RR: Like…weather wise. So, can you tell me what a carbon sink is?

Evan: So yea, it’s just a … there’s sources and sinks. Just like *** there’s emissions, for which humans are probably the number one emitters, but there are natural emissions of CO2 as well. And there’s also sinks. So, trees are the best example of a sink, or sinking…not just a single tree. You really do need a whole forest for it to work properly. But, trees are better than nothing, a lot of trees are better than nothing. And yea, it just absorbs CO2 from the atmosphere and stores it in the ground. And eventually, it turns it into coal and oil and stuff. But, that takes a long time.

One interesting thing about plants that I don’t think many people realize, is that probably 2/3 of the carbon associated with individual trees is below ground. You can’t see it. So, 2/3 of the biomass is out of sight, in terms of roots. So, yea, that’s a pretty wild thing to see.

RR: Oh yea, like, what’s it called….mycorzea? Myc..

Evan: Mycrorrhizae?

RR: Yes! Yea, um, like 70% of the biomass is underneath the surface.

Evan: Yea. Yea. And that’s how they’re able to effectively transfer the carbon into the earth, is through their roots. It’s physically putting the carbon into root development and burying it way under ground and then it just died there eventually.

RR: Oh, cool!

Evan: Yea.

RR: Yea, no! That’s fascinating! I had no idea! That makes so much more sense, ya know? But like it’s the actual physical roots that are doing it, it’s not some mysterious inaccessible, difficult to explain chemical process. It’s like, no, plants have roots. Roots are underground. Roots are made of carbon.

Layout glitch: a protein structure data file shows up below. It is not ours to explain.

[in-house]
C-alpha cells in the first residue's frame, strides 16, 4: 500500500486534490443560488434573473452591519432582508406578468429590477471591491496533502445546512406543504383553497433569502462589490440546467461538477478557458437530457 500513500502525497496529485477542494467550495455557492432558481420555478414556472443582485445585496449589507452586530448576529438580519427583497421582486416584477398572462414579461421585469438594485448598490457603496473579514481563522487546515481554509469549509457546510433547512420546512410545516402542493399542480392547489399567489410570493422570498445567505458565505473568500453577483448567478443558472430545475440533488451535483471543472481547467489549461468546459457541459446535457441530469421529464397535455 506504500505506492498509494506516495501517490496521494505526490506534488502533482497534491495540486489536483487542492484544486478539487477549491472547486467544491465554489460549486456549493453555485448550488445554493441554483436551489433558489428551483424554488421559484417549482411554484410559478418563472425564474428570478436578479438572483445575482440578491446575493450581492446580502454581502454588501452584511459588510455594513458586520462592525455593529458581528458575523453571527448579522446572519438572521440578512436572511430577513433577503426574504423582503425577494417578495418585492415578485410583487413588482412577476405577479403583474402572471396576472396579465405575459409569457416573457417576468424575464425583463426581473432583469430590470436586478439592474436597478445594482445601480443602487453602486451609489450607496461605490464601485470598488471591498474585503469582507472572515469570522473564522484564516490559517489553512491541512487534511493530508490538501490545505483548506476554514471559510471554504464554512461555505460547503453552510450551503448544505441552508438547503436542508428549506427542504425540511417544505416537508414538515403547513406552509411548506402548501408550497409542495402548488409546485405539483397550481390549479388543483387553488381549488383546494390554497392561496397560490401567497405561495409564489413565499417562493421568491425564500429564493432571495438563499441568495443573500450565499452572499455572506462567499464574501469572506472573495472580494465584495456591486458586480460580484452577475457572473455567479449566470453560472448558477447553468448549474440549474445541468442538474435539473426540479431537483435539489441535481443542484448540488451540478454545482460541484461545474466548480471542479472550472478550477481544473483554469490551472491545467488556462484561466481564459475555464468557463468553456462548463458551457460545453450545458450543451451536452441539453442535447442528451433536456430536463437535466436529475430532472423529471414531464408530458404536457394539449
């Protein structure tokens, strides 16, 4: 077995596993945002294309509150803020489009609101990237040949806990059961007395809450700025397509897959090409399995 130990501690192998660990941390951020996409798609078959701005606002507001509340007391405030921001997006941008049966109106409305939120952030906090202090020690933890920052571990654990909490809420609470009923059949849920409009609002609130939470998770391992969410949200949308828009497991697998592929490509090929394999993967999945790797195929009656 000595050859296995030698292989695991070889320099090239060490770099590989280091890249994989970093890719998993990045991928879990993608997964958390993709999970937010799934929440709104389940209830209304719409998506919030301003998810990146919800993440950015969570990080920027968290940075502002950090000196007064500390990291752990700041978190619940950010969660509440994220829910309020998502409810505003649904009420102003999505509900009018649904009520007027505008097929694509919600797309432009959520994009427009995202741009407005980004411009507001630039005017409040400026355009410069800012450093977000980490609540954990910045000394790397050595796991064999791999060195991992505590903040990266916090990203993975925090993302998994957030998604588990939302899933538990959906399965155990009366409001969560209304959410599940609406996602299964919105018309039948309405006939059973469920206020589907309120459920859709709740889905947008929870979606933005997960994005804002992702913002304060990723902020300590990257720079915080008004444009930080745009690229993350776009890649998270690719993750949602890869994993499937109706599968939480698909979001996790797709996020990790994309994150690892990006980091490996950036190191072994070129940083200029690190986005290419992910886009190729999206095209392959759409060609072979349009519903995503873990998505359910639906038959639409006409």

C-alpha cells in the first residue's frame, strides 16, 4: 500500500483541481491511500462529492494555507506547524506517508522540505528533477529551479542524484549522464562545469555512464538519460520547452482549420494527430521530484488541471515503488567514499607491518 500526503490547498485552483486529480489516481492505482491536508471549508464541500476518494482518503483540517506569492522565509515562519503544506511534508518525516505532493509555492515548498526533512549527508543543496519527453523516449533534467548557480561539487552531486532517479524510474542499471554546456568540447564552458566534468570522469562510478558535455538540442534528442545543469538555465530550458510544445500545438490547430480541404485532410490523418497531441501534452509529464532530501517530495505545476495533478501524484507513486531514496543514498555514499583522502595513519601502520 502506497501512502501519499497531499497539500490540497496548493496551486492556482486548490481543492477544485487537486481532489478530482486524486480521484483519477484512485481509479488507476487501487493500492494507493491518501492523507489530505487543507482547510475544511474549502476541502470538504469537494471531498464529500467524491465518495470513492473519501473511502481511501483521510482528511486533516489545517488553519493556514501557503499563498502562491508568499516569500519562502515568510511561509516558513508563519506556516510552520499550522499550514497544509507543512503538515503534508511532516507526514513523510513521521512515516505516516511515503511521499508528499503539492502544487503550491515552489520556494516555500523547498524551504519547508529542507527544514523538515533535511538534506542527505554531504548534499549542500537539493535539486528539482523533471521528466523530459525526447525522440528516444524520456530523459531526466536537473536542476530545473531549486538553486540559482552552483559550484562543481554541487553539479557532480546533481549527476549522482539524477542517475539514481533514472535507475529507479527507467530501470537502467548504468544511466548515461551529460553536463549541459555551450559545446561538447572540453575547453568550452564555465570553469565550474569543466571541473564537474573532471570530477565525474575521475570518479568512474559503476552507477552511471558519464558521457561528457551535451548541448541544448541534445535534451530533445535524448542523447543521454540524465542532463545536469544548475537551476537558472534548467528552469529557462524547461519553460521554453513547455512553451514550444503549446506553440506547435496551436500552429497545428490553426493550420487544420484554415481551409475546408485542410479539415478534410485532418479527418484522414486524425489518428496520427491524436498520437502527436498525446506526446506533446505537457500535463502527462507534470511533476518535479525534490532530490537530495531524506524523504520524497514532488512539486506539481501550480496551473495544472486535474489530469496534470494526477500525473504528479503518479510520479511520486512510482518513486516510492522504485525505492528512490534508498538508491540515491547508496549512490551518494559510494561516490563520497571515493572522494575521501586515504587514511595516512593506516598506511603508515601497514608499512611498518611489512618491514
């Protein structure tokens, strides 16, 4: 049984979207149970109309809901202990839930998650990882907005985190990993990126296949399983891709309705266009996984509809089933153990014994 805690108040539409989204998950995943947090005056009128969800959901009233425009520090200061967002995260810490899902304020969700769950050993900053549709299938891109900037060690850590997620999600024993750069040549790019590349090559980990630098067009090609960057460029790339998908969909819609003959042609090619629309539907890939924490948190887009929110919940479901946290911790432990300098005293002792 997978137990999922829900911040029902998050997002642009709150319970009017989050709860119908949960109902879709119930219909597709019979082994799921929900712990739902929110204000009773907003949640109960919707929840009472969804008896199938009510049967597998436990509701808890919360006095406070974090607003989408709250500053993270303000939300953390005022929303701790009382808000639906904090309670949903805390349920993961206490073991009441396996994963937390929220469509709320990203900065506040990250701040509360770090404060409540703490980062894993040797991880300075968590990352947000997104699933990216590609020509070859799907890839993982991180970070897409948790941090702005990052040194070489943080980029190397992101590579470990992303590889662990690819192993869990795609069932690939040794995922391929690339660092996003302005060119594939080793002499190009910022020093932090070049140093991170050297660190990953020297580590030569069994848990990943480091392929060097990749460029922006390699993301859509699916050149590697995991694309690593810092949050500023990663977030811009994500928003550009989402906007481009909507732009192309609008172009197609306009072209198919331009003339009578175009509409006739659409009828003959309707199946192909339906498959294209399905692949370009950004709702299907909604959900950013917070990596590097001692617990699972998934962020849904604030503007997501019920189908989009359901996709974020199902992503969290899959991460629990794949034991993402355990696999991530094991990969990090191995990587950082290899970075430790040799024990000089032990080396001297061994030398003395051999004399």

Evan: Yea.

RR: Brilliant.

Evan: Most of the top of the tree, like, when it falls over or whatever, it just decays. Bugs break it down and…most of the time, that carbon is released back into the atmosphere. Or a substantial fraction of it, anyway. So, it’s really the roots that are making the difference.

RR: That’s great.

Evan: And plants expend a lot of energy into root development. It’s their survival mechanism.

RR: Yea…wow that’s like…dope. So you have a horticulture degree, right? Wasn’t your Master’s in water…atmospheric…horticulture…

Evan: Water resources.

RR: Water resources.

Evan: I spent a number of course were related to plants. **plant physiology and green house management…. I spent a couple classes in greenhouses growing plants. So, I have a ….I would not say a degree in it, but I have a more-than-just-scratch-the-surface knowledge of it.

RR: Oh yea, that’s totally legit.

Evan: I have a good foundation, I guess that’s a good way to describe it.

RR: Yea, I think you have an intimate understanding of plants. Um, and I think, I certainly-

Evan: Well, at least how they use water and water use through them. Like water is…it’s needed for every single thing that the plant does. It’s critical. And that’s an interesting thing to note about the difference between oaks and maples, is that they actually have different phylum structures. So and as a result, this is perhaps what makes oaks more drought tolerant and maples less drought tolerant. Oaks actually have larger vessels that are formed in a ring. So when you cut the tree over and look at the cross-section of the trunk you’ll see all of the growth rings. On oak species in particular, if you look really closely and the edges of each of those rings, you’ll see a whole bunch of little holes.

And those are essentially the “straws” that the trees use to suck water from the root system. And it makes a new ring every single year. As a result, …and maples on the other hand have smaller, more evenly distributed vessels. So, they have more surface tension and so as soon as water stress overcomes maples, the stems….the smaller vessels just start to embolize(sp)- suck up air- and essentially become functionless. Once there is air in the system, it’s pretty much broken. But oaks, on the other hand, are actually kind of designed to break. So those larger vessels will pop open and they will actually reheal them and refill everything during the nighttime. Because oaks have deeper roots than maples, so maples also have…they can open and close their stomata. Whereas oaks generally just leave them open. They’re trying to use as much water as possible and assimilate as much carbon as possible. Because they want to be on top of the canopy where they can be less shade.